On Philosophy

July 30, 2007

An Alternate Form Of Democracy

Filed under: Political Philosophy — Peter @ 12:00 am

When electing a leader we look for two things. First we want someone who will pass the laws we want them to pass (universal healthcare). And secondly we want a competent leader, someone who is able to make good decisions, compromise with others when necessary, and react well in a crisis. Current implementations of democracy roll these two into one; when it comes time to vote you have to pick a representative who is going to be a good leader and who will implement the policies you want. When you think about it, that is a really stupid way to do things. By doing things this way we often end up voting for poor leaders just because they support the policies we like. And because our choices in public policy are tied to candidates there is often no candidate who supports everything we want; often candidates pick the issues they back so as to divide the voters among them, which makes it harder for candidates representing compromises between extremes to win.

There is no reason things have to work this way. It is perfectly possible to vote for the leader who we judge to be the most competent and then, in a second election, vote on the issues. Afterwards we would expect the leader we had elected to act according to the expressed wishes of the people, as expressed by the vote on the issues. Obviously there is the possibility that the elected leader won’t respect the will of the people and instead act as they want rather than as the people want. But this is not a new danger, the possibility already exists in the current system for candidate to betray the trust of the people, say by acting contrary to the platform they campaigned on. As things are currently done we suppose that such behavior can be discouraged by not reelecting anyone who acts that way, and similarly in the alternate system we could refuse to reelect anyone who acted contrary to the expressed will of the people.

One improvement that would be brought about by such a system is that it would virtually destroy political parties. Although nothing could prevent a political party from forming they really wouldn’t have any role to play. If such parties defined themselves by their positions on various issues then no candidate could afford to belong to them, since it would throw doubt on whether they would really listen to the people. And, if they followed the party’s wishes rather than the people’s wishes, well then they wouldn’t be elected again. Political parties might survive by reinventing themselves as a kind of standard of credibility, meaning that being endorsed by those groups would indicate that the candidate is well qualified to be a leader. Such parties would be basically harmless, unlike political parties as they currently are.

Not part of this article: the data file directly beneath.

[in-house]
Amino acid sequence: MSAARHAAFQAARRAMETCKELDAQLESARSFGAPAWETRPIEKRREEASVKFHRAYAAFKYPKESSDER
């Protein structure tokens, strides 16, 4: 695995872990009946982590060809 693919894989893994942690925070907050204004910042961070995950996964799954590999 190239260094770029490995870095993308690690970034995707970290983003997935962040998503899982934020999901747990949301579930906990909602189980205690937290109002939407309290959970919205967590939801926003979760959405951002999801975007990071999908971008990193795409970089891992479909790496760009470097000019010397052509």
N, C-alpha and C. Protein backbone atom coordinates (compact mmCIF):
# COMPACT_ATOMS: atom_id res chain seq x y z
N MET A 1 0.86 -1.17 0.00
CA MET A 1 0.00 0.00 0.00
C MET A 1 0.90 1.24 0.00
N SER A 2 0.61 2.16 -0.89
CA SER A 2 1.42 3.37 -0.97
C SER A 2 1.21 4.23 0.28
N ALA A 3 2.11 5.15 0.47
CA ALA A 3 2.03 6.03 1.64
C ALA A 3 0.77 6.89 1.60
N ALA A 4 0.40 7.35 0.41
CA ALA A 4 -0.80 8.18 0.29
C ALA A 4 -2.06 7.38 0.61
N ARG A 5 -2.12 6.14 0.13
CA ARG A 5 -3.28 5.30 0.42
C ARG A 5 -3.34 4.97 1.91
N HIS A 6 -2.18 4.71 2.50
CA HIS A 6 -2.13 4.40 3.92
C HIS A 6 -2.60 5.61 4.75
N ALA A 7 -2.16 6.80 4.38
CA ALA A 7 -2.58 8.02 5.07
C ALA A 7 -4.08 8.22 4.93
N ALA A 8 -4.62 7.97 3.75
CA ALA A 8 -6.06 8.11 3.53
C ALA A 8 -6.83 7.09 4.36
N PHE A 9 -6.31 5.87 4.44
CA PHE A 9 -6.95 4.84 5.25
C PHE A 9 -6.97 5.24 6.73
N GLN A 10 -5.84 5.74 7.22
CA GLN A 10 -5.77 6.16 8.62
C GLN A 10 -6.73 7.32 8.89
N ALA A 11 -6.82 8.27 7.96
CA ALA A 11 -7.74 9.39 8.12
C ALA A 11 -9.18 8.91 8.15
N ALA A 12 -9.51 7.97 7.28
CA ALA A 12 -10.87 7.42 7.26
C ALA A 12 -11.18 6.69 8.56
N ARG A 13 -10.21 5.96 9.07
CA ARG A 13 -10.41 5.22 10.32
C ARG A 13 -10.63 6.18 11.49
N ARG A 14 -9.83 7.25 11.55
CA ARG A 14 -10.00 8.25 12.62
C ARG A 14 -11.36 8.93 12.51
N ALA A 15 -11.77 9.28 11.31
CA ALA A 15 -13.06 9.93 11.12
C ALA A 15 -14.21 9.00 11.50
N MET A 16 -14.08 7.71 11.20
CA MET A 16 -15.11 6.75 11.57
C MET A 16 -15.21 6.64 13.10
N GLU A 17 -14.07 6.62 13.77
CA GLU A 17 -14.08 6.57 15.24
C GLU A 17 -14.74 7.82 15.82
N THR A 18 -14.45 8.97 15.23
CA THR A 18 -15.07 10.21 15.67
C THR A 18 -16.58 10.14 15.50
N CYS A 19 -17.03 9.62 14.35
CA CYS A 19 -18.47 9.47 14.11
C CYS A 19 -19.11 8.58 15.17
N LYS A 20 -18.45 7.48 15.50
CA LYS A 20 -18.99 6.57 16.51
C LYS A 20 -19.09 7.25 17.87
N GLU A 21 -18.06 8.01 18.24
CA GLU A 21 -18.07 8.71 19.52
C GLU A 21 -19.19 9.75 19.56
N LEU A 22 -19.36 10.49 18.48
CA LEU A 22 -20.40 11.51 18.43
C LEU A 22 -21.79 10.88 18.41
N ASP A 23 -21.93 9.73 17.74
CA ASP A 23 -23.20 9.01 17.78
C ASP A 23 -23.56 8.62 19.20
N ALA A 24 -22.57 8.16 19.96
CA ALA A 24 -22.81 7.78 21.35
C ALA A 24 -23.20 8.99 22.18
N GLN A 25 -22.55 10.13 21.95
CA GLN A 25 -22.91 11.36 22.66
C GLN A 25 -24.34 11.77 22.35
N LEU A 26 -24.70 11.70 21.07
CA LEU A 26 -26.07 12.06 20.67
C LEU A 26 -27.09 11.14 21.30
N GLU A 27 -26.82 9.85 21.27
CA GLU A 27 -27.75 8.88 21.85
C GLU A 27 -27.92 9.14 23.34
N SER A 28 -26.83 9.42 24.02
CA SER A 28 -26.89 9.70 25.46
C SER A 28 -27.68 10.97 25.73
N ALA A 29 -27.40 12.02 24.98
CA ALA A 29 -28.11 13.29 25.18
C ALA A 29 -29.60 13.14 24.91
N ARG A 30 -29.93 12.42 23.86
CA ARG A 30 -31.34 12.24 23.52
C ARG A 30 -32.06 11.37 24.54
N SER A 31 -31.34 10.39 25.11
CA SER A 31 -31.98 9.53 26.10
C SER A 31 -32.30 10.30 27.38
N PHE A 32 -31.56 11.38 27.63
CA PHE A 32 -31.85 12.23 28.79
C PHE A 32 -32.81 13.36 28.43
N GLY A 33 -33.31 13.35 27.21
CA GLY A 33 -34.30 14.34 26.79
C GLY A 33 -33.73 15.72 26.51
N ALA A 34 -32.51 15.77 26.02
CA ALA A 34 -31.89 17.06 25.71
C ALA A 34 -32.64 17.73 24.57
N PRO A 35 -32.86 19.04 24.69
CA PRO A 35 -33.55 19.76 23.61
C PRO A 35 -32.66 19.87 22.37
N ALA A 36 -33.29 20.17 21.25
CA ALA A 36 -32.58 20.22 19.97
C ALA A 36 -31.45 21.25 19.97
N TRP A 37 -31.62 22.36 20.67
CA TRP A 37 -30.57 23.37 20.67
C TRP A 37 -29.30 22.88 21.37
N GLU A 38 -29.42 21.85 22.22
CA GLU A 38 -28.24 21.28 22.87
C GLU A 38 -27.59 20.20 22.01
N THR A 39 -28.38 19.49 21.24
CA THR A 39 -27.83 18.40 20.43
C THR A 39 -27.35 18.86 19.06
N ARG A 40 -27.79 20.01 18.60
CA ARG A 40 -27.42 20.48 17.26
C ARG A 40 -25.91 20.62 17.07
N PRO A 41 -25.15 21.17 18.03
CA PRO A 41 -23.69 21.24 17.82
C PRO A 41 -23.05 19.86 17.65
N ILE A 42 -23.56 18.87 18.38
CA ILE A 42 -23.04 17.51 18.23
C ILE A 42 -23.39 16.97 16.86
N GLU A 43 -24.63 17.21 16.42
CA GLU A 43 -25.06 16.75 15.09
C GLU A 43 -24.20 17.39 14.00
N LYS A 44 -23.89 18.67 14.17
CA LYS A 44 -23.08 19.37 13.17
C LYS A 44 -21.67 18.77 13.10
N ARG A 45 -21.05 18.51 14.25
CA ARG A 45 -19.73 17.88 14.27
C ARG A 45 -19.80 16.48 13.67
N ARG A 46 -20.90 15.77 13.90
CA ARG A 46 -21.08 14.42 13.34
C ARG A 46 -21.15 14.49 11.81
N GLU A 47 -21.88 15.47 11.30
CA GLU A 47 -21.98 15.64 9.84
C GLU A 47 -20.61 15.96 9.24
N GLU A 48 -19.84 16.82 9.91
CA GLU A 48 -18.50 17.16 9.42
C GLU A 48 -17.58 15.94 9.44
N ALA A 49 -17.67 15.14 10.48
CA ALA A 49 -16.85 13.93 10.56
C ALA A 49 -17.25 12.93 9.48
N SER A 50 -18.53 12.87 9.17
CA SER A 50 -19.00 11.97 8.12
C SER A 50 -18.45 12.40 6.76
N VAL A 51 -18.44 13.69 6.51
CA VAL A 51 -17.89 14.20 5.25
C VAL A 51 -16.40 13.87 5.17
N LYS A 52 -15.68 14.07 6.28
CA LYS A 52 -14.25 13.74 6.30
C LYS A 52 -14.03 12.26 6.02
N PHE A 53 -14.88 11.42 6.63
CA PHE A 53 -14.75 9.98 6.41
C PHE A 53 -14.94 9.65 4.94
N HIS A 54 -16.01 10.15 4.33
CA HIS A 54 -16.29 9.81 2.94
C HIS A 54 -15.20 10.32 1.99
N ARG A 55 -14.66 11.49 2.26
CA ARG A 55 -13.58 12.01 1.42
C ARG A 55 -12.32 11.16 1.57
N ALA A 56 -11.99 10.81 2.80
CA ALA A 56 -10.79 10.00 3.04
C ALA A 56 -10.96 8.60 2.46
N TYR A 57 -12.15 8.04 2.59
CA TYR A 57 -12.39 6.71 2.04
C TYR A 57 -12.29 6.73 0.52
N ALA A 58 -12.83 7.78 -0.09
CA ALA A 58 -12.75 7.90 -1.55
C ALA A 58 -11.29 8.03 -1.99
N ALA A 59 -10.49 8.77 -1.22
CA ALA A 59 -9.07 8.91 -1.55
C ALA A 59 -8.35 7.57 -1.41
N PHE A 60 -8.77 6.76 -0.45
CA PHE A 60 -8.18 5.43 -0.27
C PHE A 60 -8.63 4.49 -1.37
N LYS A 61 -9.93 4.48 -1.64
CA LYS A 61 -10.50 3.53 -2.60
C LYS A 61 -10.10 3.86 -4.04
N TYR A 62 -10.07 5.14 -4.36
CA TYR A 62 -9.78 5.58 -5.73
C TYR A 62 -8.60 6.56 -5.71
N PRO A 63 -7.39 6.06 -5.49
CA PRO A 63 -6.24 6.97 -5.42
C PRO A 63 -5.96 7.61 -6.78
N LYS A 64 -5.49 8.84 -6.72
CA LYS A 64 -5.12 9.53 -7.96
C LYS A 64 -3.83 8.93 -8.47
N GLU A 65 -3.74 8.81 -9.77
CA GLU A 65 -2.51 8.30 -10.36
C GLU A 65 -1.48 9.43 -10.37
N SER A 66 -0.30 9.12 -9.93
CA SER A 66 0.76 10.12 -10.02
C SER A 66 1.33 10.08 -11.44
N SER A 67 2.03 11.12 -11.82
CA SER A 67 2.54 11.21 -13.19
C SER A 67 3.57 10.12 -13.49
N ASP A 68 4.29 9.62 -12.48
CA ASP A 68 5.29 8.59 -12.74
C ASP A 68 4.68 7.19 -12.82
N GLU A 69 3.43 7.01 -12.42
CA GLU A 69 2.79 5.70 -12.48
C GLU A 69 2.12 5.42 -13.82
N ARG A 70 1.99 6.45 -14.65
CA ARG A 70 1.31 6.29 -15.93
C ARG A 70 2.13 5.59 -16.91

A second improvement that would be brought about by this system is that it would motivate elected officials to create compromises that satisfy people on both sides of the issue. Suppose that on a certain issue the populace is basically evenly divided. Now the official in charge could choose to obey the will by just doing whatever was slightly more popular, but that would leave a large number of people feeling dissatisfied, which might make reelection hard. But if the official devises a compromise that makes both sides reasonably happy (or at least keeps them from being too unhappy) then people on both sides of the issue will be willing to reelect them (and the compromise itself will probably make for good PR when it comes to election time, as compared to a decisive decision for one side or the other, which will make almost half the population unhappy to be reminded of).